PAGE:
In public space

Because Germans separate strictly between their work and private spheres, they are very reserved in public. Just as they would never ask their boss about her hobbies or family, Germans very seldom initiate a conversation with a stranger in a public place like a bus, train, store or restaurant. Nor would they talk about aspects of their private life. Both would be inappropriate and make the other person feel uncomfortable.

Germans feel comfortable with periods of silence. They use quiet time to work, read, reflect, listen to music. Deutsche Bahn – German Rail – is modern, fast, affordable, and for the most part on-time. The routes offer beautiful views of the countryside, especially along the Rhine River from Koblenz to Mainz, one castle after the other sitting atop a hill.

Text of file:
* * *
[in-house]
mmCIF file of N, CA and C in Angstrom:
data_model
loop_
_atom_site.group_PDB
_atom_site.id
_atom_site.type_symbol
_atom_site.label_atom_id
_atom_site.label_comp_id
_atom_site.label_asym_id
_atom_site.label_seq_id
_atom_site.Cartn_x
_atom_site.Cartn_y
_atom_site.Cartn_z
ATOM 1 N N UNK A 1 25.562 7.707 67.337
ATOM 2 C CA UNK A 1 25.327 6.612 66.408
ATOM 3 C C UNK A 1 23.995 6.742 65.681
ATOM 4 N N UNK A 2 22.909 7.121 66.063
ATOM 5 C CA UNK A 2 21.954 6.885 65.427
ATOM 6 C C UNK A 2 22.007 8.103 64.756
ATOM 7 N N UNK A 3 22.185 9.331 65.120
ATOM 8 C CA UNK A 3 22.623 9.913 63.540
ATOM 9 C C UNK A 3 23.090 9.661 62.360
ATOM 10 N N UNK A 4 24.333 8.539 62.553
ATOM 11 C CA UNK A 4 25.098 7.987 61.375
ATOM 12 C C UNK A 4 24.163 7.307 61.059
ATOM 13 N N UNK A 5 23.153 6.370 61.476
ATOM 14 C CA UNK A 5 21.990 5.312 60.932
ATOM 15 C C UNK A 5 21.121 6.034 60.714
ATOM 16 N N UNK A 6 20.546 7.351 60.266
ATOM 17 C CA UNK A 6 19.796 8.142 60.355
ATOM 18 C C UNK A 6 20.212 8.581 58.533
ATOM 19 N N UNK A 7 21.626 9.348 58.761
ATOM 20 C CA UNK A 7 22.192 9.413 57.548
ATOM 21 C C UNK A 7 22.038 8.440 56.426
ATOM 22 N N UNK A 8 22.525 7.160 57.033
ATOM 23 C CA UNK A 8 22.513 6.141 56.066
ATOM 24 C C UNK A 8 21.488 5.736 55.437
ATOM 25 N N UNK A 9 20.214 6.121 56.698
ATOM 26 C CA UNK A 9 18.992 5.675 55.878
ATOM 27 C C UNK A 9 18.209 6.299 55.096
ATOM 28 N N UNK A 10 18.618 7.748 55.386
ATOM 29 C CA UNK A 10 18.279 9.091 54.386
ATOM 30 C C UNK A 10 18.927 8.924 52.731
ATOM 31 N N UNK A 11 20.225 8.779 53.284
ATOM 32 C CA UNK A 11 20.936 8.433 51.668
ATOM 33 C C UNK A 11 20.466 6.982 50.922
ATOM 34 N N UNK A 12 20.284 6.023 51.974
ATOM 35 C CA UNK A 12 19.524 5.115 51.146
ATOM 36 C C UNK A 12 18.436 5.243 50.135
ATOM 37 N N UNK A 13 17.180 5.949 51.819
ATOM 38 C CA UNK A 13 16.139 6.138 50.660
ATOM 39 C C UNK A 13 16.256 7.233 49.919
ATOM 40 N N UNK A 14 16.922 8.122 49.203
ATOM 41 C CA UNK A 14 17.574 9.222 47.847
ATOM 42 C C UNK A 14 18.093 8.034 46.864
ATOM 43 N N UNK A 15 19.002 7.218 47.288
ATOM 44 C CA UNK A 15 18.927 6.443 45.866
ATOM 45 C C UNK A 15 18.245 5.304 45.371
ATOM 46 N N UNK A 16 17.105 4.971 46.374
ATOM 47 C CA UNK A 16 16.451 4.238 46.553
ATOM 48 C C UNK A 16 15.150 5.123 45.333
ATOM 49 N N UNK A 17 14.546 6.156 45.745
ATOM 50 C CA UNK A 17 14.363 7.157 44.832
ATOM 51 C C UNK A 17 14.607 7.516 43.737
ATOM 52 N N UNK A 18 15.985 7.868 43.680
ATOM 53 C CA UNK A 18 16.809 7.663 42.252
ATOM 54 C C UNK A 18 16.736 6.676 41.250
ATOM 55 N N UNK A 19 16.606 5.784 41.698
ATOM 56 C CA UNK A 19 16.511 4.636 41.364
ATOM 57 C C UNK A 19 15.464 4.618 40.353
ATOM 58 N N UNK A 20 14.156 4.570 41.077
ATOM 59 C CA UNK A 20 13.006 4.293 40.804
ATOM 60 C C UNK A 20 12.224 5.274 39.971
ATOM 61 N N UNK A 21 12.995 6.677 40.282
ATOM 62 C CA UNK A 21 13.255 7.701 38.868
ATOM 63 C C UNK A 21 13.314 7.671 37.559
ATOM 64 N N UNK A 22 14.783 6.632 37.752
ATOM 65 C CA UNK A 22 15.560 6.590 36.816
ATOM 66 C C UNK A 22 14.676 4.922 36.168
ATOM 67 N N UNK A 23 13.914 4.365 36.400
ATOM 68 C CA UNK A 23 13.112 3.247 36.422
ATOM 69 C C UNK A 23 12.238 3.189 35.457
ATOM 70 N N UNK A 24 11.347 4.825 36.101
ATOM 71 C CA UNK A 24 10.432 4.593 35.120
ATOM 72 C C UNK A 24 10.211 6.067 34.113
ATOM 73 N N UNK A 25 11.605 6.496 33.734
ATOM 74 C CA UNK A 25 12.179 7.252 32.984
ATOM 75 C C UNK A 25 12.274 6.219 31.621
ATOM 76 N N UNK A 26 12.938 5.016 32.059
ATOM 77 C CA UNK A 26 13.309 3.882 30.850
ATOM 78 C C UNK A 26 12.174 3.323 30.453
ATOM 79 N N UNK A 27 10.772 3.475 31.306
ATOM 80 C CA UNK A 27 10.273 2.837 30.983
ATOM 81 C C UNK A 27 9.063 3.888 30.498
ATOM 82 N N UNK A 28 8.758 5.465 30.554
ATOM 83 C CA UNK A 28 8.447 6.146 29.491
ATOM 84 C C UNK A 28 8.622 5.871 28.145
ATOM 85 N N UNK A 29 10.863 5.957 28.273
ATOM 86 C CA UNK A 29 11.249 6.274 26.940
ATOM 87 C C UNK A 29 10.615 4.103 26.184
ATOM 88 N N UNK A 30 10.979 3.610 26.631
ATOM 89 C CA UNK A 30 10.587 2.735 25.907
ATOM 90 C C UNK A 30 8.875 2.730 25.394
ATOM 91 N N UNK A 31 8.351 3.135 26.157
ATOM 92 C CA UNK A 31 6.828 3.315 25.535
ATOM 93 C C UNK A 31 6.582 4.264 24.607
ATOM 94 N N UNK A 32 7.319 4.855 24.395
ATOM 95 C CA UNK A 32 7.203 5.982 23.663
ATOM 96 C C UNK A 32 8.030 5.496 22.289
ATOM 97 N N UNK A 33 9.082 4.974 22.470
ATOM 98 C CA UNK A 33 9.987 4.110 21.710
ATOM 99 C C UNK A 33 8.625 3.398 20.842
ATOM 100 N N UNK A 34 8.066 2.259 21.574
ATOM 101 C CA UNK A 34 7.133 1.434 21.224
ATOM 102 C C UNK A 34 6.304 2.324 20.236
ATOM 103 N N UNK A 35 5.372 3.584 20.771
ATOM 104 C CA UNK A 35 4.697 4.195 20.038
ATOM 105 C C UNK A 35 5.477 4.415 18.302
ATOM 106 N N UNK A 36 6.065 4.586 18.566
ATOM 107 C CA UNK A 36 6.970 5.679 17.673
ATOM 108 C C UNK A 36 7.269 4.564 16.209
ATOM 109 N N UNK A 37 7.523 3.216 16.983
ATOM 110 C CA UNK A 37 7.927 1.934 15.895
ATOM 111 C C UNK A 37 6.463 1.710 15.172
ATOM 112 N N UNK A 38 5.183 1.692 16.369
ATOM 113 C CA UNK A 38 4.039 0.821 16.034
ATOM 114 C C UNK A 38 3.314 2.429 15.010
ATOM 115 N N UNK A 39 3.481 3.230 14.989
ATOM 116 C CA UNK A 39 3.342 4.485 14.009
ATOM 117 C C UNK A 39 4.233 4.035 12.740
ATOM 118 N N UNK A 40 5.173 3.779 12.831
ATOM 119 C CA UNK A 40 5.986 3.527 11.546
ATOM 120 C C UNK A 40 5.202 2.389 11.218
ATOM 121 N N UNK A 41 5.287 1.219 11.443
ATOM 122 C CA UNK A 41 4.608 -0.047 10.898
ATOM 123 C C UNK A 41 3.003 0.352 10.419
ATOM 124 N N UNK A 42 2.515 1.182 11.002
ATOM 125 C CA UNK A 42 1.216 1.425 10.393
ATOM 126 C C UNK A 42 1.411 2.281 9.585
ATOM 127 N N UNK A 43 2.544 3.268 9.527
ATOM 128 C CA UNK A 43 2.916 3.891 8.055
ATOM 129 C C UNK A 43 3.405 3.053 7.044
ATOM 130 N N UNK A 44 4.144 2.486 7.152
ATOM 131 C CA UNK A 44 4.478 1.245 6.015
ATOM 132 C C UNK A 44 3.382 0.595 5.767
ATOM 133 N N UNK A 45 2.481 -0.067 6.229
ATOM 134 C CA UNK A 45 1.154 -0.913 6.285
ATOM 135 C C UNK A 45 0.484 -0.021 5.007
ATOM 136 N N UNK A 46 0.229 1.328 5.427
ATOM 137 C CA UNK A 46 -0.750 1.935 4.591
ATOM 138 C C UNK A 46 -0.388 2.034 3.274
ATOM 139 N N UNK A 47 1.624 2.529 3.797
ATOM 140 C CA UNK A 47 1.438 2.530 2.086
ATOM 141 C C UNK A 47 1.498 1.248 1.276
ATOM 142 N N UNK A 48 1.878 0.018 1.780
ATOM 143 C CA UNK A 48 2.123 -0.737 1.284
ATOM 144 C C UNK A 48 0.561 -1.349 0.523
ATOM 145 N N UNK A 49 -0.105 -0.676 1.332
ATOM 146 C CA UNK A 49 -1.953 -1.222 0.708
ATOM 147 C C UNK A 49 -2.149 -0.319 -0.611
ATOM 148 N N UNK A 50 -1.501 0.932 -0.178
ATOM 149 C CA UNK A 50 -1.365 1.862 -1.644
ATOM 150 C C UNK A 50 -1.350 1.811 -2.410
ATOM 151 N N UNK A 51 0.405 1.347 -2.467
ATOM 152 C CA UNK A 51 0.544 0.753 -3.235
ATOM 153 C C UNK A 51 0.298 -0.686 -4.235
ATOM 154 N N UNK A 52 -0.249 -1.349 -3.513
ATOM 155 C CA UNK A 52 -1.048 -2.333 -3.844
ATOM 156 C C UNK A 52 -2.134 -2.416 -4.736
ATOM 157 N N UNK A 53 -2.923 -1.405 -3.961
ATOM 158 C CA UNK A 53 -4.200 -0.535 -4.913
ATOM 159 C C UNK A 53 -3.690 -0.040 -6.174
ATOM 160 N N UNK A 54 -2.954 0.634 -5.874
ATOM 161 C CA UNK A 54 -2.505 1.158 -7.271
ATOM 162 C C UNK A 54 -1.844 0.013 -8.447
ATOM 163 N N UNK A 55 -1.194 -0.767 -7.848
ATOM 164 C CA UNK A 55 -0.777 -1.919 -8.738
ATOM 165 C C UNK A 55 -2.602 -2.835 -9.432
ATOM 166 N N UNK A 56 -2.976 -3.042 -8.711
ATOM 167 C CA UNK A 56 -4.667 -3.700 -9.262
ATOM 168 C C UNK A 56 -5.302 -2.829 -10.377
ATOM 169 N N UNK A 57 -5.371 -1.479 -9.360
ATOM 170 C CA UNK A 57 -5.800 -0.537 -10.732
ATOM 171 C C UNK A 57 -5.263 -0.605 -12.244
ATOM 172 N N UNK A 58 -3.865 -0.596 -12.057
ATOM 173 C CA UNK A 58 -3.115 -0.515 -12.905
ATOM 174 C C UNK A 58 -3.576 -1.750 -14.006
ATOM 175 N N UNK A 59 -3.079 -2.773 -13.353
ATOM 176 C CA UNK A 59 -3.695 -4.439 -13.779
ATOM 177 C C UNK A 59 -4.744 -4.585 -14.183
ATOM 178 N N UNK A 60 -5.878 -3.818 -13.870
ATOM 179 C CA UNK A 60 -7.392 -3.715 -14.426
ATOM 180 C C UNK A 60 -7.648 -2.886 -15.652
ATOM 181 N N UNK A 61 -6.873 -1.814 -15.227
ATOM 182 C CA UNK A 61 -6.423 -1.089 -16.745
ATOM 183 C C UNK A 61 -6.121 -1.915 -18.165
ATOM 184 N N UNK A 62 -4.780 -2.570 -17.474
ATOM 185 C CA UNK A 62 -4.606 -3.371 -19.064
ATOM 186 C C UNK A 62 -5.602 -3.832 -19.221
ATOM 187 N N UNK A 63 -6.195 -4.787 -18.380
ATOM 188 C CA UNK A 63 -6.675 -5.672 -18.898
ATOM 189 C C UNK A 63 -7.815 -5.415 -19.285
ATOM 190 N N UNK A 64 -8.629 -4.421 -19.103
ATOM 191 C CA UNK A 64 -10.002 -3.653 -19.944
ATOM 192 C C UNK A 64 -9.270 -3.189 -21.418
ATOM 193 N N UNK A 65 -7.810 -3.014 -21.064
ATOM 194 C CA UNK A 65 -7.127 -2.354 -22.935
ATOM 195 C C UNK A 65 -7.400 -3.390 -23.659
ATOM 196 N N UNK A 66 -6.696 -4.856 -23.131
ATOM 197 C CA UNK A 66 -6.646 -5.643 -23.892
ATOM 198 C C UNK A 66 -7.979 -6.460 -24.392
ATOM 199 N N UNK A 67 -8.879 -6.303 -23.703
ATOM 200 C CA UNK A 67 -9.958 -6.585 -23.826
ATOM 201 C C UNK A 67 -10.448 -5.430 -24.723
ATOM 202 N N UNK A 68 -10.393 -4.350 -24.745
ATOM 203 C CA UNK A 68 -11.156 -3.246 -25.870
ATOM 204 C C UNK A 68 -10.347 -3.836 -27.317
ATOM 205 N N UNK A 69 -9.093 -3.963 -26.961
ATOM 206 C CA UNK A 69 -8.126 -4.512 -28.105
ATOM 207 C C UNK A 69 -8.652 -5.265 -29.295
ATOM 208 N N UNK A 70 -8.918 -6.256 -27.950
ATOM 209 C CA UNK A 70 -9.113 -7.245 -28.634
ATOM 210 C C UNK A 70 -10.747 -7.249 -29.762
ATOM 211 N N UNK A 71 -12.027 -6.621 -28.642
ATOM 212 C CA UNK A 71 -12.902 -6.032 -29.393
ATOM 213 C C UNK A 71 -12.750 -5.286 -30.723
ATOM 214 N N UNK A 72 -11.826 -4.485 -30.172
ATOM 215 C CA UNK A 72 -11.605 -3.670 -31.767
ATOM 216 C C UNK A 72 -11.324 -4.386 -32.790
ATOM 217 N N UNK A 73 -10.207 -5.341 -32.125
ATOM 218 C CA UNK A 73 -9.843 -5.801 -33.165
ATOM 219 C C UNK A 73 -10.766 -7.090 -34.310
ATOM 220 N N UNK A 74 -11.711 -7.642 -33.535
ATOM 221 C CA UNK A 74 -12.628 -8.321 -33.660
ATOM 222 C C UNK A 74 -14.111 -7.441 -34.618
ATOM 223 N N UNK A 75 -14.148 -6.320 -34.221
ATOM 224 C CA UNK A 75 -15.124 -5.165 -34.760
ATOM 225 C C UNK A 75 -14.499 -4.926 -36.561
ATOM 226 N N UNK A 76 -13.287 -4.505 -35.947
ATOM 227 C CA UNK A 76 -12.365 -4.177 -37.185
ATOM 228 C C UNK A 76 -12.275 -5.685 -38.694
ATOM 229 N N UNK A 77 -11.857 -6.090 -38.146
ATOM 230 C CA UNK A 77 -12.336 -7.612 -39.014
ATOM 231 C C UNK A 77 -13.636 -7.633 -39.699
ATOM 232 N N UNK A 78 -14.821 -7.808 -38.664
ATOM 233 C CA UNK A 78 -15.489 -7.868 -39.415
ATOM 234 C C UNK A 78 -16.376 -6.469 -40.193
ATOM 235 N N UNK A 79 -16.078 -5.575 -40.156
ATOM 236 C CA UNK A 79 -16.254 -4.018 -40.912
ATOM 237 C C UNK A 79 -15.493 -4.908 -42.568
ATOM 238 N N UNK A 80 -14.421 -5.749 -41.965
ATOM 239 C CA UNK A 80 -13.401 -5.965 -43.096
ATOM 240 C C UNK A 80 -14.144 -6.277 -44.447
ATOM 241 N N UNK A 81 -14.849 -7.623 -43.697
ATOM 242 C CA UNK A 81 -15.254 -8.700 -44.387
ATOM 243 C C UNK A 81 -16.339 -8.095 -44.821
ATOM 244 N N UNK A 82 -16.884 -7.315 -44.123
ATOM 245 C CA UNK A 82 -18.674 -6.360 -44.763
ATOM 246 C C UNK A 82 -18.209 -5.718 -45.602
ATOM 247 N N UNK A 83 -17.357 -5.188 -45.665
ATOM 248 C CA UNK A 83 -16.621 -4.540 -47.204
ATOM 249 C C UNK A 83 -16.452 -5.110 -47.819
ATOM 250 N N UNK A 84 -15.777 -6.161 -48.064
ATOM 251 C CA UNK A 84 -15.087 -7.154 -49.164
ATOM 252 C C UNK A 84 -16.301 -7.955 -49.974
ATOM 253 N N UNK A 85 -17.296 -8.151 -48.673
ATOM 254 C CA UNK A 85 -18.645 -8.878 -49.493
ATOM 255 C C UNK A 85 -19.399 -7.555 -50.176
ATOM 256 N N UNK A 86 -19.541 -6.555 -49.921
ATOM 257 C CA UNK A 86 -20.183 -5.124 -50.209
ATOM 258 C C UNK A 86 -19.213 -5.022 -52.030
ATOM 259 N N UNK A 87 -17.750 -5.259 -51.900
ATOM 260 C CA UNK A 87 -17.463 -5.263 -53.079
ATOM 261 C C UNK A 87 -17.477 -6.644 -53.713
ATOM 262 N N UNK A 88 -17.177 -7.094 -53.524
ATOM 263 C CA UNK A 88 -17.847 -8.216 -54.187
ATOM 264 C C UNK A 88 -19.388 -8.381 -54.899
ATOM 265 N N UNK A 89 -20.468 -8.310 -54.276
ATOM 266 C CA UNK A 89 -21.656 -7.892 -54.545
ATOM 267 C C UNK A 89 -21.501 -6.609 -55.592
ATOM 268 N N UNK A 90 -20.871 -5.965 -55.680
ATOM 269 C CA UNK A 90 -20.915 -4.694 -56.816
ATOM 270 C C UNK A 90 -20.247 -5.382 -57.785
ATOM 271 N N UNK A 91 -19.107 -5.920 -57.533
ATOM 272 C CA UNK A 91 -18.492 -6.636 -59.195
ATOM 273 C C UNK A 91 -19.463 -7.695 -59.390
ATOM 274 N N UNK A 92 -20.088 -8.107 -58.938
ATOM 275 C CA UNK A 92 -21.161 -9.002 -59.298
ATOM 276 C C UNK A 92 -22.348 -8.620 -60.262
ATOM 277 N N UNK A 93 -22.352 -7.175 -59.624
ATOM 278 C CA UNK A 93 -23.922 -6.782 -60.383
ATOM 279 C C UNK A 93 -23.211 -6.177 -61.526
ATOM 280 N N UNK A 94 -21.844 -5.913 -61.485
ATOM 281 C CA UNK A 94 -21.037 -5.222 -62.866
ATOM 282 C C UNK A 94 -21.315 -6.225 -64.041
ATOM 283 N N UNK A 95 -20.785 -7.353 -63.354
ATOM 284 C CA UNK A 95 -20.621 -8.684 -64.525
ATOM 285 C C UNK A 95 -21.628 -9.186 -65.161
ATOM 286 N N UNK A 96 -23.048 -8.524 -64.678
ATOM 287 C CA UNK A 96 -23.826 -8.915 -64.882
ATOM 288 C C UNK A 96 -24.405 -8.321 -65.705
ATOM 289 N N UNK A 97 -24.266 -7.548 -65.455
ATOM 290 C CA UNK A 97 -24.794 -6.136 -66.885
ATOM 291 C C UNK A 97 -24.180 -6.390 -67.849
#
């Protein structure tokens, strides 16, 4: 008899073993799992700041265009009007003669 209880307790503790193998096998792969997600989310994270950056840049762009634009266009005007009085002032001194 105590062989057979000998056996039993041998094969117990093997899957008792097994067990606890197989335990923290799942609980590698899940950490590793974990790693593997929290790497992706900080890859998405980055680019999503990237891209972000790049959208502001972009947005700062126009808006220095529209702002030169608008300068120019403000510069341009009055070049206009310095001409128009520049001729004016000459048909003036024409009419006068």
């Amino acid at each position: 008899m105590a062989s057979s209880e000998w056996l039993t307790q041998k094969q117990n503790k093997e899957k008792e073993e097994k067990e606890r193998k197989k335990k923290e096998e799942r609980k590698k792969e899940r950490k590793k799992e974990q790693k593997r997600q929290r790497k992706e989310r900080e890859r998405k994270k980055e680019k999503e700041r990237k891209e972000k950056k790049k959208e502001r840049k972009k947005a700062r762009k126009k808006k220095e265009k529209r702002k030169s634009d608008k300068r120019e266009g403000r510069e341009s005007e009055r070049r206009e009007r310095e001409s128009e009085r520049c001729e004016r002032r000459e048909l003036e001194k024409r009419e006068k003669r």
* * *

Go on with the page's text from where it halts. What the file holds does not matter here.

Some train cars have rows of seats, two on each side separated by the aisle. Other cars have cabins seating six. It’s not at all unusual to enter the cabin, say “Guten Tag”, sit down, read, reflect, work on a laptop, or sleep and not exchange another word except perhaps “schöne Weiterreise” (literally “have a nice further-trip”), and this over several hours.